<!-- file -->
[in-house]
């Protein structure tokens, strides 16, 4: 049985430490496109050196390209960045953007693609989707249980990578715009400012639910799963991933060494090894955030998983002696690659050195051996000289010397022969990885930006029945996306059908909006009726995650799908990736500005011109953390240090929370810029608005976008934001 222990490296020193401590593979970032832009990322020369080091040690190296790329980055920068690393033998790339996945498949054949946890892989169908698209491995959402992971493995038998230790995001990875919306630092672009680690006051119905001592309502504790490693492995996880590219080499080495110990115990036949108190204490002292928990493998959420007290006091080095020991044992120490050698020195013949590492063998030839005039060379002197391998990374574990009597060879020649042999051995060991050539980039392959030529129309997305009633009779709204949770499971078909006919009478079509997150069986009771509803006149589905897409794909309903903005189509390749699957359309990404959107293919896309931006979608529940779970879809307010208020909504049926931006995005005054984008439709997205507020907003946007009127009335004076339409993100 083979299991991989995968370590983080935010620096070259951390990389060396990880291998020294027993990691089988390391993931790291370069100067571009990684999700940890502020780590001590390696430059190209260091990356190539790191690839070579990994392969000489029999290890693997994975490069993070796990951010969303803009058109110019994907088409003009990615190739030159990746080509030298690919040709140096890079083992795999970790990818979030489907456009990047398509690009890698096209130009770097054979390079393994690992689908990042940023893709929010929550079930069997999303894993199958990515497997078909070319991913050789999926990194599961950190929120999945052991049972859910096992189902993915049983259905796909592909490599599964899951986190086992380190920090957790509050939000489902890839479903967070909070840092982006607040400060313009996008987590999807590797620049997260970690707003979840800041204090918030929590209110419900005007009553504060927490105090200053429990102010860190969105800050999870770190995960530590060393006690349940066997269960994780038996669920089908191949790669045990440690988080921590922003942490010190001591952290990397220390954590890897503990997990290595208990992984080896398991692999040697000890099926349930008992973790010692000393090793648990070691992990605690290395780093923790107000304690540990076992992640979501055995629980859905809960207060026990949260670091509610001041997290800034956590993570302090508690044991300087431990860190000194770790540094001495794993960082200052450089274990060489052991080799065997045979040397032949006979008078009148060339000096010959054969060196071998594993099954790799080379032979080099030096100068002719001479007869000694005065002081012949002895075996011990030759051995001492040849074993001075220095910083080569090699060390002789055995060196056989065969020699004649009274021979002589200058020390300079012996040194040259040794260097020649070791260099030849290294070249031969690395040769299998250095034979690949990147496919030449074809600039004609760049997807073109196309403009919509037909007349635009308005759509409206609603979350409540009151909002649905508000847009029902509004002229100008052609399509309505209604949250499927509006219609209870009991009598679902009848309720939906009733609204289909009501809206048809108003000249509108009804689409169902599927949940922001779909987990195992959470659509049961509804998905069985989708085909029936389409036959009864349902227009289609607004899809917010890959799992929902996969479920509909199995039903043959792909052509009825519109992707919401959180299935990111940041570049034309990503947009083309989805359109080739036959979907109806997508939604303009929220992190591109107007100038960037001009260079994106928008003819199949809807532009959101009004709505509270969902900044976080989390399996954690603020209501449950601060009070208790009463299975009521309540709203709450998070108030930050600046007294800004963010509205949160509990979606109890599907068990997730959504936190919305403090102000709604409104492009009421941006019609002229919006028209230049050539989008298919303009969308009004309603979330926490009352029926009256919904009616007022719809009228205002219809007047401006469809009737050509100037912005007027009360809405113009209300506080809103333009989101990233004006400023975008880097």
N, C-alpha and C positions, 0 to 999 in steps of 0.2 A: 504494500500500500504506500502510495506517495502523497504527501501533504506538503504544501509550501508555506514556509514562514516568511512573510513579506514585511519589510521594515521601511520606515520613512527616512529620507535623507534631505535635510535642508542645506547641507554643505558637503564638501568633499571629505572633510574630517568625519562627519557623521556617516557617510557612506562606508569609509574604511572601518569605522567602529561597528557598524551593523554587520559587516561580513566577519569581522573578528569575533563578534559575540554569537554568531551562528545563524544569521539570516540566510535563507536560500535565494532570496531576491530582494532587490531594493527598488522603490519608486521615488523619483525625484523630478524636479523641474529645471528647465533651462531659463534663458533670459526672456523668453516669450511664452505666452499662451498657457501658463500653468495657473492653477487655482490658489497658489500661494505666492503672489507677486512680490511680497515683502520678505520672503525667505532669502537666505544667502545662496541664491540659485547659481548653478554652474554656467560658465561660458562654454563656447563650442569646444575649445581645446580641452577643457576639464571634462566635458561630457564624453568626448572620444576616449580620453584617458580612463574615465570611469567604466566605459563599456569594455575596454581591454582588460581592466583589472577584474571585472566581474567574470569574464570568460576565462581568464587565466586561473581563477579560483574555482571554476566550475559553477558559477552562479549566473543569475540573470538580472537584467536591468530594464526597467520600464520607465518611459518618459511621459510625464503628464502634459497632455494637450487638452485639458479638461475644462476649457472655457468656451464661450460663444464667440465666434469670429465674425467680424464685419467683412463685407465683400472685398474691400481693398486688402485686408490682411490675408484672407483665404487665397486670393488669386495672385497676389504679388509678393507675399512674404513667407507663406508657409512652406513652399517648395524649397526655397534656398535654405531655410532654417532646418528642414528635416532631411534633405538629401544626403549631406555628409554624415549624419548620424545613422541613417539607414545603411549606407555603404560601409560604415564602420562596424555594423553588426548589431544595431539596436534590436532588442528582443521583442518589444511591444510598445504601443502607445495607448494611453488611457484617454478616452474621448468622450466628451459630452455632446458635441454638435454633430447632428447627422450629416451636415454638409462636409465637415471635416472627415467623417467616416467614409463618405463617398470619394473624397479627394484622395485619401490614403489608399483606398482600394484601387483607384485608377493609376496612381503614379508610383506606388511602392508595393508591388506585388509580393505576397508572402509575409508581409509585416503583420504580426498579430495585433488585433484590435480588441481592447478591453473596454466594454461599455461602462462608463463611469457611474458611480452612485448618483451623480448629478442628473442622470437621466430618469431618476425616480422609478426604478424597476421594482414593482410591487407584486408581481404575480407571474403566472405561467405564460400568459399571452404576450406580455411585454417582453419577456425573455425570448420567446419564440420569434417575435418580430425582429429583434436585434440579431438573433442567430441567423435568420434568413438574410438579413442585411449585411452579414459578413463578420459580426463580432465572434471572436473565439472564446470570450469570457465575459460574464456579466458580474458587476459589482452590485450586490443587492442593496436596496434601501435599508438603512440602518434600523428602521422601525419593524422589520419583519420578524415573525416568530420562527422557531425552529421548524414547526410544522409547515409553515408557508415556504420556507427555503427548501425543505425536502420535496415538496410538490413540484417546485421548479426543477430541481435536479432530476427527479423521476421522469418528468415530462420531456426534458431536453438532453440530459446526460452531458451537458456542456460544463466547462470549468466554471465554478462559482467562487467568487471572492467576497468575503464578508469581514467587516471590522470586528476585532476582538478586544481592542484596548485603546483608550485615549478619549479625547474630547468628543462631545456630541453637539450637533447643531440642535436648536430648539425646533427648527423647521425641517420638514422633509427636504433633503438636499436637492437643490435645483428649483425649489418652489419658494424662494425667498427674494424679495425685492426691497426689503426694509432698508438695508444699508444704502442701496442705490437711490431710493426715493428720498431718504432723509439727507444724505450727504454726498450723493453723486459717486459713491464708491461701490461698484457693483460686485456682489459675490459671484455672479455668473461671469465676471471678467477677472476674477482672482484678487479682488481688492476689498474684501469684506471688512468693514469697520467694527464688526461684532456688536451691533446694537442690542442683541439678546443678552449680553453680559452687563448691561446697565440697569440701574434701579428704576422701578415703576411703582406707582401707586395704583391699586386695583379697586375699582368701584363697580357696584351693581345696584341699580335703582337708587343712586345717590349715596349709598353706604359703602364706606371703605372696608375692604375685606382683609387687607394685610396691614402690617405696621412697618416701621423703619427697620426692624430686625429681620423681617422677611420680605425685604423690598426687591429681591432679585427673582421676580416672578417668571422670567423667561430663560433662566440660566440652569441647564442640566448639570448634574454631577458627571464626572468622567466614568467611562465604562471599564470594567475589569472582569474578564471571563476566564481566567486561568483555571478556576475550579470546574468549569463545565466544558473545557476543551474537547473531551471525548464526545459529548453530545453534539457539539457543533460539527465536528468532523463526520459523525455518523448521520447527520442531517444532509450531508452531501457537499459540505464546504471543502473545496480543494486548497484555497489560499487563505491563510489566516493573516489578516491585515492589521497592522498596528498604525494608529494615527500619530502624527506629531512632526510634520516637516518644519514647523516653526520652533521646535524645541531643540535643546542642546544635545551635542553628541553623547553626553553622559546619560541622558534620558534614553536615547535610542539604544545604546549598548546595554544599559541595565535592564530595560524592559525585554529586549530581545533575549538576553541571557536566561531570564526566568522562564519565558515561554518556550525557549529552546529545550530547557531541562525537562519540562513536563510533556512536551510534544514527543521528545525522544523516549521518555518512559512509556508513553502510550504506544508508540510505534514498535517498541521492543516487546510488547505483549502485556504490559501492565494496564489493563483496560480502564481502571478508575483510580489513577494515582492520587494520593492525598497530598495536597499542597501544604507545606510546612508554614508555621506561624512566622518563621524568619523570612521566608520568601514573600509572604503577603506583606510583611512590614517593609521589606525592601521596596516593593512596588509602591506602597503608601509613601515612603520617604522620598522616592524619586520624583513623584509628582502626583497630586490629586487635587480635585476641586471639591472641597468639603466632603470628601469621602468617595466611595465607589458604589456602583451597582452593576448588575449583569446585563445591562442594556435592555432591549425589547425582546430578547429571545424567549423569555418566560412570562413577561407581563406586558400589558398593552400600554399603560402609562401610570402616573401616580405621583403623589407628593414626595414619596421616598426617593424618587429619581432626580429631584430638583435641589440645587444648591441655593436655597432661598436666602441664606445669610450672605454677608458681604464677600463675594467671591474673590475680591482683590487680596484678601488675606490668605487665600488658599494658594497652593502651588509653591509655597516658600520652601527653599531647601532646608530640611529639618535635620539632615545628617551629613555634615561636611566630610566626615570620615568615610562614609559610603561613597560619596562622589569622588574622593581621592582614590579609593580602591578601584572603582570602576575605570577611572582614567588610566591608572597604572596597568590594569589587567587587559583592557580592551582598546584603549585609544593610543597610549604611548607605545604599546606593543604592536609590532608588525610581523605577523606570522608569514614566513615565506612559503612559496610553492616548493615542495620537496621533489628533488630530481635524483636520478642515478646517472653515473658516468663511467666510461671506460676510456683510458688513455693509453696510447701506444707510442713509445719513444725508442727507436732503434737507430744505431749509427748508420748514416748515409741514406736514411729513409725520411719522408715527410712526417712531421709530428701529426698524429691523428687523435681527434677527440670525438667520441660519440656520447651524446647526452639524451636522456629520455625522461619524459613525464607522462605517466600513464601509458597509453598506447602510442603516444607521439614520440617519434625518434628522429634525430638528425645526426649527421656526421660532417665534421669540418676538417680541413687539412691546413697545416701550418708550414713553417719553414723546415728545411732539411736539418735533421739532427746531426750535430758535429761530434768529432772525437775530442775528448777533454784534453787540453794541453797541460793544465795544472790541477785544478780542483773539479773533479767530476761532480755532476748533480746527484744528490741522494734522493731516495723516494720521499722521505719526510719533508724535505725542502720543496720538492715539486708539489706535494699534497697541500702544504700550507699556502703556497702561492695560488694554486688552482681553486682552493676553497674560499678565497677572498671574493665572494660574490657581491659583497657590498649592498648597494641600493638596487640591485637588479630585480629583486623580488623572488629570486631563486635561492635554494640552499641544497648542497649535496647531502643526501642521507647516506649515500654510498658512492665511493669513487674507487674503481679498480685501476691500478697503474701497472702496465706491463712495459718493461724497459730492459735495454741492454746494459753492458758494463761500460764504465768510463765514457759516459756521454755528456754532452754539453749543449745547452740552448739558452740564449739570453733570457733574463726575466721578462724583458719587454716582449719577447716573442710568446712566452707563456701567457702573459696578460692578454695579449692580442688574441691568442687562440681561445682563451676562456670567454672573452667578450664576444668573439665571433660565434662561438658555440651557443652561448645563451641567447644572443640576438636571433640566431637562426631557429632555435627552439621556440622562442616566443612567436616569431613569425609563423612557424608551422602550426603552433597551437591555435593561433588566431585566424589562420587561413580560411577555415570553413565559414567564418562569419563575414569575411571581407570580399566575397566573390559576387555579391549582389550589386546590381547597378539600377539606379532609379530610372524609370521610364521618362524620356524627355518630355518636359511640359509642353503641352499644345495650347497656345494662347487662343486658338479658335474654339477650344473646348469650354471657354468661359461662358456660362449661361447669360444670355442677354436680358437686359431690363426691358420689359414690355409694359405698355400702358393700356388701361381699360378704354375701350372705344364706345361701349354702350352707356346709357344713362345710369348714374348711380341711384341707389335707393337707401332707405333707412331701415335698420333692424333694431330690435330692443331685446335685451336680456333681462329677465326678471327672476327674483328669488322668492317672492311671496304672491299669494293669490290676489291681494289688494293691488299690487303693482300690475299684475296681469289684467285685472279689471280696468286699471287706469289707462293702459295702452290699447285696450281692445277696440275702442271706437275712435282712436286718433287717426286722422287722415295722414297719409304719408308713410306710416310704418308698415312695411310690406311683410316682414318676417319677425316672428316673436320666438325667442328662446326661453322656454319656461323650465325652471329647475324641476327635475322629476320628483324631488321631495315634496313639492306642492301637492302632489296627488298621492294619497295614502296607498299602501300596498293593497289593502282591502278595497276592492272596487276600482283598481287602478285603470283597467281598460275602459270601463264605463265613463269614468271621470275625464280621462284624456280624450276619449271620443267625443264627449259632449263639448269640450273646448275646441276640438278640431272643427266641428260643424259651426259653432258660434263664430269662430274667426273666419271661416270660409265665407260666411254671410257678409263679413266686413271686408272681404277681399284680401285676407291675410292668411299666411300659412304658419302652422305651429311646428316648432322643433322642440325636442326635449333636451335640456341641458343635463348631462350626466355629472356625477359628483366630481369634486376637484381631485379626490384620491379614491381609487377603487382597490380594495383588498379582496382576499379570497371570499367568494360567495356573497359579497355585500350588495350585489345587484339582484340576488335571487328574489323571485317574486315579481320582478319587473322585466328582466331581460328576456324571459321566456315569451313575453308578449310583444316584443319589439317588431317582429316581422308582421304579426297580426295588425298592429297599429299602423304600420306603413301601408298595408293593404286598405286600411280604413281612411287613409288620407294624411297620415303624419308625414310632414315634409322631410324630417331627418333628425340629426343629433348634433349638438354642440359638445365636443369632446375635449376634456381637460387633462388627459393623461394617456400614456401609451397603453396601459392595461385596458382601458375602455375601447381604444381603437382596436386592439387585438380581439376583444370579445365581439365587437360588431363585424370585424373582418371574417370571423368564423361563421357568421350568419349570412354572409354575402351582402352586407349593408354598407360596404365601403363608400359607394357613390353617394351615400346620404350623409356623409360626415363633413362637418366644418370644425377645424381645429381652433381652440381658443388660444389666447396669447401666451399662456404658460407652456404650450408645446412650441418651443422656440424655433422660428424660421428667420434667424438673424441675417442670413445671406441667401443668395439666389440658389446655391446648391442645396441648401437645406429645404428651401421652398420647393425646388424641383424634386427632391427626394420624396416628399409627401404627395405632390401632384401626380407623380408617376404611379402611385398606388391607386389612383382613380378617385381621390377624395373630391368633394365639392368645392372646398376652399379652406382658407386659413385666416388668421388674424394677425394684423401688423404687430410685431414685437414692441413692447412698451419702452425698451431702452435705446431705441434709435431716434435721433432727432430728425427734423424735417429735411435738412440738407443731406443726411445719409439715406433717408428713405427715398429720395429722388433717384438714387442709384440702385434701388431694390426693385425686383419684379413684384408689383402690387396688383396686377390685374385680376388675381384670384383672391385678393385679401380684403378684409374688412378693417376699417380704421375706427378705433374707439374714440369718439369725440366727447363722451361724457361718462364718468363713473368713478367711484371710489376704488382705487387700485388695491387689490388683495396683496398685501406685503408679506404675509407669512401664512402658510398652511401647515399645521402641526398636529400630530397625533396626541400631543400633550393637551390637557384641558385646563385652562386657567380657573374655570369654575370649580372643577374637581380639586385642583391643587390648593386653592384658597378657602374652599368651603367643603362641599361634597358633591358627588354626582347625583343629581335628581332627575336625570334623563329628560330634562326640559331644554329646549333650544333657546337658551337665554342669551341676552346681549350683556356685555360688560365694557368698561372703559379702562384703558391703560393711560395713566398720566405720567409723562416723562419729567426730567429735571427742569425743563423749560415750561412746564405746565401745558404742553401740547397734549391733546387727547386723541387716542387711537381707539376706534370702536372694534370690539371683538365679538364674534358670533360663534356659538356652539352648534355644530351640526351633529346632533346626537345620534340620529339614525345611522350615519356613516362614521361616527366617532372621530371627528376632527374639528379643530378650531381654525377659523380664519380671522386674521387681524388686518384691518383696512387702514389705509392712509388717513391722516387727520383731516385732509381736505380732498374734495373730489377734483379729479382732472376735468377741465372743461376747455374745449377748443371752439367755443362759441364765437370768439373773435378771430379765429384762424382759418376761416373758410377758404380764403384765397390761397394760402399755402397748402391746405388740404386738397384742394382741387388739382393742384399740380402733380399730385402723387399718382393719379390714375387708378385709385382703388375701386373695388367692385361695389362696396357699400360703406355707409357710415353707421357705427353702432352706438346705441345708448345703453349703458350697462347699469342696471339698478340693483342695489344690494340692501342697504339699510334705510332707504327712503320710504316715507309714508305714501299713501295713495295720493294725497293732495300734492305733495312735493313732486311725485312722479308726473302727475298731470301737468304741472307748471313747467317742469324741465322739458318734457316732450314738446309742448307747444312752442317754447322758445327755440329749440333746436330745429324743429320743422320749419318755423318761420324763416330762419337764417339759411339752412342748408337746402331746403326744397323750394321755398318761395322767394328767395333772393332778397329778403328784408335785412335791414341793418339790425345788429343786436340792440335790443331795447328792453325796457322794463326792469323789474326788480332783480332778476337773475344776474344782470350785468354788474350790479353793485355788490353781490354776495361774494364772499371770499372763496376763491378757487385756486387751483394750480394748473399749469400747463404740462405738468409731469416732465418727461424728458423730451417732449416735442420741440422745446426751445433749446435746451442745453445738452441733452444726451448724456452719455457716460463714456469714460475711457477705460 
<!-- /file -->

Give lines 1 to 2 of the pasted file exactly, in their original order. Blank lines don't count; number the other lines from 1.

[in-house]
């Protein structure tokens, strides 16, 4: 049985430490496109050196390209960045953007693609989707249980990578715009400012639910799963991933060494090894955030998983002696690659050195051996000289010397022969990885930006029945996306059908909006009726995650799908990736500005011109953390240090929370810029608005976008934001 222990490296020193401590593979970032832009990322020369080091040690190296790329980055920068690393033998790339996945498949054949946890892989169908698209491995959402992971493995038998230790995001990875919306630092672009680690006051119905001592309502504790490693492995996880590219080499080495110990115990036949108190204490002292928990493998959420007290006091080095020991044992120490050698020195013949590492063998030839005039060379002197391998990374574990009597060879020649042999051995060991050539980039392959030529129309997305009633009779709204949770499971078909006919009478079509997150069986009771509803006149589905897409794909309903903005189509390749699957359309990404959107293919896309931006979608529940779970879809307010208020909504049926931006995005005054984008439709997205507020907003946007009127009335004076339409993100 083979299991991989995968370590983080935010620096070259951390990389060396990880291998020294027993990691089988390391993931790291370069100067571009990684999700940890502020780590001590390696430059190209260091990356190539790191690839070579990994392969000489029999290890693997994975490069993070796990951010969303803009058109110019994907088409003009990615190739030159990746080509030298690919040709140096890079083992795999970790990818979030489907456009990047398509690009890698096209130009770097054979390079393994690992689908990042940023893709929010929550079930069997999303894993199958990515497997078909070319991913050789999926990194599961950190929120999945052991049972859910096992189902993915049983259905796909592909490599599964899951986190086992380190920090957790509050939000489902890839479903967070909070840092982006607040400060313009996008987590999807590797620049997260970690707003979840800041204090918030929590209110419900005007009553504060927490105090200053429990102010860190969105800050999870770190995960530590060393006690349940066997269960994780038996669920089908191949790669045990440690988080921590922003942490010190001591952290990397220390954590890897503990997990290595208990992984080896398991692999040697000890099926349930008992973790010692000393090793648990070691992990605690290395780093923790107000304690540990076992992640979501055995629980859905809960207060026990949260670091509610001041997290800034956590993570302090508690044991300087431990860190000194770790540094001495794993960082200052450089274990060489052991080799065997045979040397032949006979008078009148060339000096010959054969060196071998594993099954790799080379032979080099030096100068002719001479007869000694005065002081012949002895075996011990030759051995001492040849074993001075220095910083080569090699060390002789055995060196056989065969020699004649009274021979002589200058020390300079012996040194040259040794260097020649070791260099030849290294070249031969690395040769299998250095034979690949990147496919030449074809600039004609760049997807073109196309403009919509037909007349635009308005759509409206609603979350409540009151909002649905508000847009029902509004002229100008052609399509309505209604949250499927509006219609209870009991009598679902009848309720939906009733609204289909009501809206048809108003000249509108009804689409169902599927949940922001779909987990195992959470659509049961509804998905069985989708085909029936389409036959009864349902227009289609607004899809917010890959799992929902996969479920509909199995039903043959792909052509009825519109992707919401959180299935990111940041570049034309990503947009083309989805359109080739036959979907109806997508939604303009929220992190591109107007100038960037001009260079994106928008003819199949809807532009959101009004709505509270969902900044976080989390399996954690603020209501449950601060009070208790009463299975009521309540709203709450998070108030930050600046007294800004963010509205949160509990979606109890599907068990997730959504936190919305403090102000709604409104492009009421941006019609002229919006028209230049050539989008298919303009969308009004309603979330926490009352029926009256919904009616007022719809009228205002219809007047401006469809009737050509100037912005007027009360809405113009209300506080809103333009989101990233004006400023975008880097």